by Jessica Ho '20, Audrey Shih '20, Alice Xie '18

prysm seeks to explore how sounds in everyday life can be transformed into conventional visual art. The structure juxtaposes the natural and the man-made, utilizing the natural motion of water and refraction of light passing through, in conjunction with the LEDs and the motors that generate the ripples. Each LED strip corresponds to a unique frequency range and lights up based on the spectrum of the sound input - in addition, the volume of the sound determines the speed of the motors. The capacitive sensor then reacts to the water ripples, causing the LEDs to light up together when the moving water strikes the sensor.

The water beads in the tank have the same index of refraction as water; their motion through the tank, propelled by the motor, creates an effect of the beads popping in and out of visibility as they rise to the surface, generating “sparks” of color in the water as they refract the light rays from the LEDs.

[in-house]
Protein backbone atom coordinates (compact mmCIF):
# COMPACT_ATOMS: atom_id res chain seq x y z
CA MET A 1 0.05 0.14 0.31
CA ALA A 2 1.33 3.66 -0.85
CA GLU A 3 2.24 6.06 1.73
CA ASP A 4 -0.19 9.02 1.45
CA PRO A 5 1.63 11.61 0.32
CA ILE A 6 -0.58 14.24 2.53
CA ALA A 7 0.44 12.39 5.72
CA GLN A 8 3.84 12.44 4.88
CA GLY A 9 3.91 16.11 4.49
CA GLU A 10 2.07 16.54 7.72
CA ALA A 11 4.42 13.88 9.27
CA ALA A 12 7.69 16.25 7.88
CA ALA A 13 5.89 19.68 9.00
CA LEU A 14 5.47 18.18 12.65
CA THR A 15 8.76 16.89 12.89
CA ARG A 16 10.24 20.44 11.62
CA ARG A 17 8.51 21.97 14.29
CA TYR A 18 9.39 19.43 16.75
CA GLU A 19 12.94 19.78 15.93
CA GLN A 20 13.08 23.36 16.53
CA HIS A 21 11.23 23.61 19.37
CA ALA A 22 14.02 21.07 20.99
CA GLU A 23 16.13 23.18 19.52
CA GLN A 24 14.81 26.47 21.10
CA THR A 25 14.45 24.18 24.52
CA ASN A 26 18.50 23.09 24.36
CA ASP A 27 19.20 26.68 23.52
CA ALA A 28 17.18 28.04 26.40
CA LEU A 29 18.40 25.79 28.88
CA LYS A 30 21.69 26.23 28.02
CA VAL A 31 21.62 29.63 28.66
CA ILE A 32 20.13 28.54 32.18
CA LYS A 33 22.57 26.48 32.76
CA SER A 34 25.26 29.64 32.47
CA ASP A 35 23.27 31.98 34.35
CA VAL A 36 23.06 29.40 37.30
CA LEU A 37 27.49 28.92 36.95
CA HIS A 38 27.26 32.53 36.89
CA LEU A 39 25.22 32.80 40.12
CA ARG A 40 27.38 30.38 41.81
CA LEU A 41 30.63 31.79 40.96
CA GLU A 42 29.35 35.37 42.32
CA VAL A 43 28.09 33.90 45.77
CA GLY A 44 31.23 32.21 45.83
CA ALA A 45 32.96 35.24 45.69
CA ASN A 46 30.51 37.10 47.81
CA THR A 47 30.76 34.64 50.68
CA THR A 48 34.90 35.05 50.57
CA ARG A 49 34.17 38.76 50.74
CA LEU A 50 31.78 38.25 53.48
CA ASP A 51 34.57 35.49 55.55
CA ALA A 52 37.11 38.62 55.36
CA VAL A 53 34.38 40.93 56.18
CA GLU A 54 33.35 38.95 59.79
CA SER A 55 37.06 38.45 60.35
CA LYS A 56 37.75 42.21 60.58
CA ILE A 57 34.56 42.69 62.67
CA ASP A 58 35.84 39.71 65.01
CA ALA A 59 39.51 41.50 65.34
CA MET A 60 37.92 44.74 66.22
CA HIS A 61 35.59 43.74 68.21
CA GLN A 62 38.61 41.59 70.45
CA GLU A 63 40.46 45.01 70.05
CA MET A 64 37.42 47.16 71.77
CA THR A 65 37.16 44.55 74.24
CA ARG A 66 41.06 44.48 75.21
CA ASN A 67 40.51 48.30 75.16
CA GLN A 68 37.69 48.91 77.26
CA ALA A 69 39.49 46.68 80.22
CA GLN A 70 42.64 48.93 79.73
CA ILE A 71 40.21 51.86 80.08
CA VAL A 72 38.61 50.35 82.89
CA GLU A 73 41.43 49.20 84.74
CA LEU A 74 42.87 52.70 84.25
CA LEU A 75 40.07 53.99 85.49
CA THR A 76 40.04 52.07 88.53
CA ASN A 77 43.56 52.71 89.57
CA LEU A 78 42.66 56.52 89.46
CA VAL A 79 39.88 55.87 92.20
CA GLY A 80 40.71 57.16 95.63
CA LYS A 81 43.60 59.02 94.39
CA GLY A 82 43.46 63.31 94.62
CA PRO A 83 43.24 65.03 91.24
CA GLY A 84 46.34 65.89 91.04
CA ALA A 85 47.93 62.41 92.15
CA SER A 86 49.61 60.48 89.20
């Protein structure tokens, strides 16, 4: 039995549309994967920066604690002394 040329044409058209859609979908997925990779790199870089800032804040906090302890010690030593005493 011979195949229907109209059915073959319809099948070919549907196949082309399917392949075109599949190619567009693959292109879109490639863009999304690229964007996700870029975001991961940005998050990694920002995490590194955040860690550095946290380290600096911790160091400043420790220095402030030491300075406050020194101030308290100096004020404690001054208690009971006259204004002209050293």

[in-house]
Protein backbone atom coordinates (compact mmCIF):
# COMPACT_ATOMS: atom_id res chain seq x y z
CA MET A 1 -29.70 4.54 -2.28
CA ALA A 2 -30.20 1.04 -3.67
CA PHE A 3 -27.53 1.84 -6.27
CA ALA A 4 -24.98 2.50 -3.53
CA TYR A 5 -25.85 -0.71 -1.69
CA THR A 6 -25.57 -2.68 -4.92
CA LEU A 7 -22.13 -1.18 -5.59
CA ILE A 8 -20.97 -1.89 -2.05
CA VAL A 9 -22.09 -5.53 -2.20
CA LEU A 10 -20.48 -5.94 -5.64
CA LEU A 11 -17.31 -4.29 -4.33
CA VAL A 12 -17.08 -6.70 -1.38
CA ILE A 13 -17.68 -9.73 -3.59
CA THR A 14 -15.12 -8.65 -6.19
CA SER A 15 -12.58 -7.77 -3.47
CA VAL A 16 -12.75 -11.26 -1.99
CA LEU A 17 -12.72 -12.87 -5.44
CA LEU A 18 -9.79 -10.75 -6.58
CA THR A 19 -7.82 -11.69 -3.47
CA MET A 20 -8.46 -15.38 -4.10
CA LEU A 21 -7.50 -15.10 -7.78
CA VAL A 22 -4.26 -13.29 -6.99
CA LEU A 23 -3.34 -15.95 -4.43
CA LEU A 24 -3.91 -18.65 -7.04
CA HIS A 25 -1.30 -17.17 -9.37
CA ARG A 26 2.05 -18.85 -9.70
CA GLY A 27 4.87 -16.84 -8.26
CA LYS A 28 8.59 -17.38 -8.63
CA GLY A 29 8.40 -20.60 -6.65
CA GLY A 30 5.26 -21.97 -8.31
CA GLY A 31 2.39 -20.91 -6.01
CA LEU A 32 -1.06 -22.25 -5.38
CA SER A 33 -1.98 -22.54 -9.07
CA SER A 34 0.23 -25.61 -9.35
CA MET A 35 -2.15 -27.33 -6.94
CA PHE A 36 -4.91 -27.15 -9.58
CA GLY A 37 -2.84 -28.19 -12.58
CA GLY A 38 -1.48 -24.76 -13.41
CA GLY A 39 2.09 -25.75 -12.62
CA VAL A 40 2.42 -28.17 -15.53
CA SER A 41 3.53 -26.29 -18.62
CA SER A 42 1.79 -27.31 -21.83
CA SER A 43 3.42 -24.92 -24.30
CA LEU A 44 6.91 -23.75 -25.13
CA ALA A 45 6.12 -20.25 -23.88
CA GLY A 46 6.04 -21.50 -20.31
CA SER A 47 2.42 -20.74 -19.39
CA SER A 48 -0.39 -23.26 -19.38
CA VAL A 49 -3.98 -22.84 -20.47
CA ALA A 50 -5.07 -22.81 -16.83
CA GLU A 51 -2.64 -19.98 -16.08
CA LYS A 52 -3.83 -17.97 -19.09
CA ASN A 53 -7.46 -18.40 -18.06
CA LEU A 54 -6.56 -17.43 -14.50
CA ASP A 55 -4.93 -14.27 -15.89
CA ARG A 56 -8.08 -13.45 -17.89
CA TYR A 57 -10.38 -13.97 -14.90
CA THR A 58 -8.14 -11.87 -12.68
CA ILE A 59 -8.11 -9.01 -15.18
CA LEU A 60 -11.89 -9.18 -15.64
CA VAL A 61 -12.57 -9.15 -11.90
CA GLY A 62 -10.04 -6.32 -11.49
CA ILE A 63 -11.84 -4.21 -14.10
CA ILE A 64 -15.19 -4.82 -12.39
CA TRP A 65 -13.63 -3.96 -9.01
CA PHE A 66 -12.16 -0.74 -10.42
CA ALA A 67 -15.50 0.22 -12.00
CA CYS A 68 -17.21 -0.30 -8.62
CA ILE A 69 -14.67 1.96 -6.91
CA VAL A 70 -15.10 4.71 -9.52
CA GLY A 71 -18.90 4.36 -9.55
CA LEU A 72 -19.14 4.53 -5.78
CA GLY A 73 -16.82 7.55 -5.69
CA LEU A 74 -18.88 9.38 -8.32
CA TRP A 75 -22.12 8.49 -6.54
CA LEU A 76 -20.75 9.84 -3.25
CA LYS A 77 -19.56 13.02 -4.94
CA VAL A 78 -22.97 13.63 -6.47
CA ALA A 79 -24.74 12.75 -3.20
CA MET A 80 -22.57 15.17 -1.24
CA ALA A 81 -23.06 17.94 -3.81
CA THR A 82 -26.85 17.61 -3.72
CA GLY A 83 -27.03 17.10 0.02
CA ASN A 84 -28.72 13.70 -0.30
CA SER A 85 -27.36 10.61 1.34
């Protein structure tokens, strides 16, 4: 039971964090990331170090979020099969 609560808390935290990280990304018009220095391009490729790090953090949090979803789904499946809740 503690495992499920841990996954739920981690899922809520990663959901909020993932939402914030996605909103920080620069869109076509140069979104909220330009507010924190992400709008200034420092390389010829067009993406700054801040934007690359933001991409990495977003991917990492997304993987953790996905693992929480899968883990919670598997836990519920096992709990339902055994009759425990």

As a moving, aesthetically pleasing sculpture that reacts to both volume and frequencies of audio input, prysm accentuates the beauty of everyday sounds - from background noises, to speech, to music. By combining these three mediums, we also explored the notion of different types of waves - sound waves, light waves, and water waves. The union of the natural and the man-made also add another tier to the transformation: the harmony of nature and technology work together to transform something as ordinary as the sounds of daily life, into a complex, mesmerizing multimedia work. The title of the work reflects the ability of the structure to take a simple input, such as a sound or a beam of white light, and dissect it into its interconnected parts, such as volume, frequency, color, and motion - or, a rainbow. The message is simple: everything seemingly plain can be transformed into something undeniably beautiful.